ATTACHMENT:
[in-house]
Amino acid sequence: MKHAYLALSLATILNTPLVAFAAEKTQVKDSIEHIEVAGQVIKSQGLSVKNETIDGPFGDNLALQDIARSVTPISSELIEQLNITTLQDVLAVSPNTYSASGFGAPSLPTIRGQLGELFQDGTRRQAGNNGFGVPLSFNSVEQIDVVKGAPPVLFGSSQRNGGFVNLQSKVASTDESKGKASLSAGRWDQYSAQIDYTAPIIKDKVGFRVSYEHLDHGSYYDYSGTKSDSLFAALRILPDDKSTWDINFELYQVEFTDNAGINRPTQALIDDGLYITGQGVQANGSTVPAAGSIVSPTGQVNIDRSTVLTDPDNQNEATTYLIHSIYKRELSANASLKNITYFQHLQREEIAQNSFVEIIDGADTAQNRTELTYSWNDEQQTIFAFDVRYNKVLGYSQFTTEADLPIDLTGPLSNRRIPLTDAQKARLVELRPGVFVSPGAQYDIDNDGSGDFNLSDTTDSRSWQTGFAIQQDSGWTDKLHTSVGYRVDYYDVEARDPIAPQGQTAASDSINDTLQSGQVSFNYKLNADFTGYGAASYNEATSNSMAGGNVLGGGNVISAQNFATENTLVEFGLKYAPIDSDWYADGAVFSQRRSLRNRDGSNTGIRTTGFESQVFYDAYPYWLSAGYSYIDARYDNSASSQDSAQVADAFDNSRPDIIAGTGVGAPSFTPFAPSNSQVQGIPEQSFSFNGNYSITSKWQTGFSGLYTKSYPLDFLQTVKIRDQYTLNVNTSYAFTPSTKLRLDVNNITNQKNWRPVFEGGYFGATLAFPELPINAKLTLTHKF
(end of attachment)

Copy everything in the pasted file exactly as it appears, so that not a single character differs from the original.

[in-house]
Amino acid sequence: MKHAYLALSLATILNTPLVAFAAEKTQVKDSIEHIEVAGQVIKSQGLSVKNETIDGPFGDNLALQDIARSVTPISSELIEQLNITTLQDVLAVSPNTYSASGFGAPSLPTIRGQLGELFQDGTRRQAGNNGFGVPLSFNSVEQIDVVKGAPPVLFGSSQRNGGFVNLQSKVASTDESKGKASLSAGRWDQYSAQIDYTAPIIKDKVGFRVSYEHLDHGSYYDYSGTKSDSLFAALRILPDDKSTWDINFELYQVEFTDNAGINRPTQALIDDGLYITGQGVQANGSTVPAAGSIVSPTGQVNIDRSTVLTDPDNQNEATTYLIHSIYKRELSANASLKNITYFQHLQREEIAQNSFVEIIDGADTAQNRTELTYSWNDEQQTIFAFDVRYNKVLGYSQFTTEADLPIDLTGPLSNRRIPLTDAQKARLVELRPGVFVSPGAQYDIDNDGSGDFNLSDTTDSRSWQTGFAIQQDSGWTDKLHTSVGYRVDYYDVEARDPIAPQGQTAASDSINDTLQSGQVSFNYKLNADFTGYGAASYNEATSNSMAGGNVLGGGNVISAQNFATENTLVEFGLKYAPIDSDWYADGAVFSQRRSLRNRDGSNTGIRTTGFESQVFYDAYPYWLSAGYSYIDARYDNSASSQDSAQVADAFDNSRPDIIAGTGVGAPSFTPFAPSNSQVQGIPEQSFSFNGNYSITSKWQTGFSGLYTKSYPLDFLQTVKIRDQYTLNVNTSYAFTPSTKLRLDVNNITNQKNWRPVFEGGYFGATLAFPELPINAKLTLTHKF